Do you feel prepared for the journey of a lifetime? The amount of planning you do before boarding the plane will have a significant impact on your trip, regardless of whether it’s studying abroad, an international internship, job experience abroad, or simply a well-earned beach session on some exotic island. Spend some additional time now planning and preparing so that you may make the most of your time abroad. It sounds like more fun to explore back alleys and indulge in regional cuisine than to stress over why your phone won’t connect to a foreign network.

Here is a list of items to remember before going to the airport to aid in your preparation:

1.    Get a passport beforehand.

You must first find a place to store them before you can begin collecting beautiful stamps from all around the world. Start applying for your passport well in advance of your travel, especially if you require visas from foreign embassies.

Even while the passport application procedure is often very straightforward, occasionally administrative issues arise and make the entire process take considerably longer than expected.

You will probably need to submit your application in person at your nearby passport office. Be prepared to present recent document pictures, an additional form of identification, and evidence of citizenship. Before you go in to fill out your application, make sure to check with your local office for any unique needs.

Copy the front page of your passport several times as soon as you get it. When you go, bring one copy with you, and send the other to a home contact you can trust. In the worst-case situation, this will be quite helpful if your passport is stolen.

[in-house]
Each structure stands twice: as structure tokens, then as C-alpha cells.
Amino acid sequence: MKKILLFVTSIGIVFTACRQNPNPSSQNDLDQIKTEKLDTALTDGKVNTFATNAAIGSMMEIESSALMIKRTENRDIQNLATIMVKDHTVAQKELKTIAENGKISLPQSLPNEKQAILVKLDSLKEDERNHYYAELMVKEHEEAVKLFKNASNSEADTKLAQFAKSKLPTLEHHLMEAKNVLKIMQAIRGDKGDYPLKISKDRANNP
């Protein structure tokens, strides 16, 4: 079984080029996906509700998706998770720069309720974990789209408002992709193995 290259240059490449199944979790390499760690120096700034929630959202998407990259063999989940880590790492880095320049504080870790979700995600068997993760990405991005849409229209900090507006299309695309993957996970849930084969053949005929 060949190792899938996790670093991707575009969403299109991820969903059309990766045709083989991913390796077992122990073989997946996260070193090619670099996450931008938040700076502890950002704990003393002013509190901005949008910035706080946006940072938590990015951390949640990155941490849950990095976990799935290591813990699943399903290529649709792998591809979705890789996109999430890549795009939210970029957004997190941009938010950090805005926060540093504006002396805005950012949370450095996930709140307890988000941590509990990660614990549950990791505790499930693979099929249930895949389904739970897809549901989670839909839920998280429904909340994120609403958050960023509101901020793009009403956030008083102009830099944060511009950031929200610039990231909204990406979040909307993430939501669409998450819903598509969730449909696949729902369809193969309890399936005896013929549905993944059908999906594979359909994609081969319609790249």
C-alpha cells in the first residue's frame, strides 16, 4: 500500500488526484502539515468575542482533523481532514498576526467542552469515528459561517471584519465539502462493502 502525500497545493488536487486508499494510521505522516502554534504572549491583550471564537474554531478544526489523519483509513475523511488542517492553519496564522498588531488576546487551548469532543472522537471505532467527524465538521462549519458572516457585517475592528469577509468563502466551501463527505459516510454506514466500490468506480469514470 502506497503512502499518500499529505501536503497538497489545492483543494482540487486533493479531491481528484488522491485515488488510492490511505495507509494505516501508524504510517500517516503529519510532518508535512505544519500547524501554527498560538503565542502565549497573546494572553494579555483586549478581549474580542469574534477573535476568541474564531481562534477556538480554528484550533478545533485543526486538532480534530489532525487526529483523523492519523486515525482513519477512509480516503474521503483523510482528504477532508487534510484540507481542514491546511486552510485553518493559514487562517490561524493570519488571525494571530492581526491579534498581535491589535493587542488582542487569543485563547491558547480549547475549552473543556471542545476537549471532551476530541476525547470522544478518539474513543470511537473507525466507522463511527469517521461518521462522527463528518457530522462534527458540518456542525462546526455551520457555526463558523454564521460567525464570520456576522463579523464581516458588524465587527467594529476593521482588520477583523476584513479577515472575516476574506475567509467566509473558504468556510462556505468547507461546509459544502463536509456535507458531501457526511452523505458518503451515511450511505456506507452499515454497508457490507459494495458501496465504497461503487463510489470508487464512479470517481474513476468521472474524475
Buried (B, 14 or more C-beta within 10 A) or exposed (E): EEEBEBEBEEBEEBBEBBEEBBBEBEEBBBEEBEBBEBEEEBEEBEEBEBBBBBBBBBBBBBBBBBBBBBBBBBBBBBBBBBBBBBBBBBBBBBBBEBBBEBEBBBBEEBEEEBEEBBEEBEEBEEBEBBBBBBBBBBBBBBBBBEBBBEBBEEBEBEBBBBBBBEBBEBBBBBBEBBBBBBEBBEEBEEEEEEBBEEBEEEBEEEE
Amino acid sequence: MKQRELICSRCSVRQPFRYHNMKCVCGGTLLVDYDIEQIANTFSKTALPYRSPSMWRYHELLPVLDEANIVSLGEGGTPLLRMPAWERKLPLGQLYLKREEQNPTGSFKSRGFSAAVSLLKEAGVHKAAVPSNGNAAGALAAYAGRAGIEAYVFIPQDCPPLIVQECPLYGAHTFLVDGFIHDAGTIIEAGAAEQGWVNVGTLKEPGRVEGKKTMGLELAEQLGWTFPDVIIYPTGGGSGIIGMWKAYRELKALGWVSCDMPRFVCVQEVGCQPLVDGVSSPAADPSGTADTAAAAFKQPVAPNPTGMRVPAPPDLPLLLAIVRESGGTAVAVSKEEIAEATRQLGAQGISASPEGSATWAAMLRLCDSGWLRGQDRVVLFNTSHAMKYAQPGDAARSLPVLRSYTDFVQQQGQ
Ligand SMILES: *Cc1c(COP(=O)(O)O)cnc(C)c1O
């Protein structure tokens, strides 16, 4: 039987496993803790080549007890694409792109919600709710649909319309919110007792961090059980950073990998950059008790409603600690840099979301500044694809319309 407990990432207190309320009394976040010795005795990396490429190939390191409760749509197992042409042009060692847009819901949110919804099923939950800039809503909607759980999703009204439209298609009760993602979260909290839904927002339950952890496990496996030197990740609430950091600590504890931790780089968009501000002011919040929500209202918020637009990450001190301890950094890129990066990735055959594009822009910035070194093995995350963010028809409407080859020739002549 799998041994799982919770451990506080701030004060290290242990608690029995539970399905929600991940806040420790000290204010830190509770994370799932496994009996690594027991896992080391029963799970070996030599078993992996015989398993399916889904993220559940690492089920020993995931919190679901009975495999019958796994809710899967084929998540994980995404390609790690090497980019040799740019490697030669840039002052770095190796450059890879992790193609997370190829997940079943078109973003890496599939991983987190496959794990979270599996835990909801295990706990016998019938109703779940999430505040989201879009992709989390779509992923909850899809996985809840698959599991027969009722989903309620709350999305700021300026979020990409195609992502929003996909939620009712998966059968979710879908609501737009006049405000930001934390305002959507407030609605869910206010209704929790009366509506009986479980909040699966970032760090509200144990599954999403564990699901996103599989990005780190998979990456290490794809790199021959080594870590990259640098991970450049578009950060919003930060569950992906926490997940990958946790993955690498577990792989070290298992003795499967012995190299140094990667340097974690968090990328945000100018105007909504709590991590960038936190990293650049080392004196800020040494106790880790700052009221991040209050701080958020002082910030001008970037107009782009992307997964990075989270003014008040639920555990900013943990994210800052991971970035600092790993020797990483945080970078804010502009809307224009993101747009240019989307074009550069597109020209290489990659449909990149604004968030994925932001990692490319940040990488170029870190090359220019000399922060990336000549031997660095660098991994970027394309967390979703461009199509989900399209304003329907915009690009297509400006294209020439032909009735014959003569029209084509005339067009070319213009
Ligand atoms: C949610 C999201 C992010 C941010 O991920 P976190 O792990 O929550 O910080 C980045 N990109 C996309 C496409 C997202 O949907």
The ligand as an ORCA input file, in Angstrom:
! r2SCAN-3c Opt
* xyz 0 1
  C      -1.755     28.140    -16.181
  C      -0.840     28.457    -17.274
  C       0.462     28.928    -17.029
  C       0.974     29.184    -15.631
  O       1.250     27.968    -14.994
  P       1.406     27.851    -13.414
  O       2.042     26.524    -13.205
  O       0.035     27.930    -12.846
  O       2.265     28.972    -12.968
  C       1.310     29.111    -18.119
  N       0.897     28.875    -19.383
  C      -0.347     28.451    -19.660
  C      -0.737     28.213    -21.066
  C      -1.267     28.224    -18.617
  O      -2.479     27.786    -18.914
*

Also, make sure the passport you already have isn’t over its expiration date. Most nations would not let you in even with a valid passport if it expires three to six months before your trip. Travel plans frequently change, and nobody wants to be prevented from boarding an airline with an expired ID because they are in Uzbekistan or Belarus (or even France, for that matter).

2. Obtain any required visas.

Every nation has different visa requirements, but the general process is the same: it’s time-consuming and unpleasant.

Find out if your country of destination needs a visa by doing some research. What sort of visa will you require, if so? The majority of them are standard visitor visas, and 60% of the nations in the globe need visas for stays of any duration. However, you might need to apply for a student visa if you want to study or intern for more than a brief term. You will require a work visa if you intend to work (though you may be able to work abroad without a visa, too).

Additionally, other nations have a different stance on the aforementioned issues: in the UK, there are many Tiers of visas that you must declare. A working vacation visa is one possibility in Australia. There are many different varieties of this unavoidable evil; find out which one you are eligible for.

For visas, apply early. If you find yourself getting impatient when standing in line at the bank, consider how long it can take for government organizations in other nations to complete a task. See our FAQ for more information about consulates and embassies.

3. See a physician.

This phase might not be enjoyable either, but consider how much more tiresome it can be to have a checkup or a dental cleaning in a foreign nation when the language is not your native tongue and the “office” is a messy nook in someone’s living room. Get your teeth cleaned and have a physical exam so you can run about with the lions and taste the gelato without worrying.

Additionally, make sure you check any vaccines you might require. This happens more frequently in developing nations where there are bothersome illnesses like the Zika virus, chikungunya, dengue fever, malaria, typhoid fever, and avian flu. These, I assure you, are not enjoyable and will derail your planned ascent of Kilimanjaro or expedition to Machu Picchu. Keep track of your shots! Try not to wait until the last minute either, since some shots require a week or two to take effect (besides, who wants to board a plane when their arm feels like it’s buzzing with medical bees?)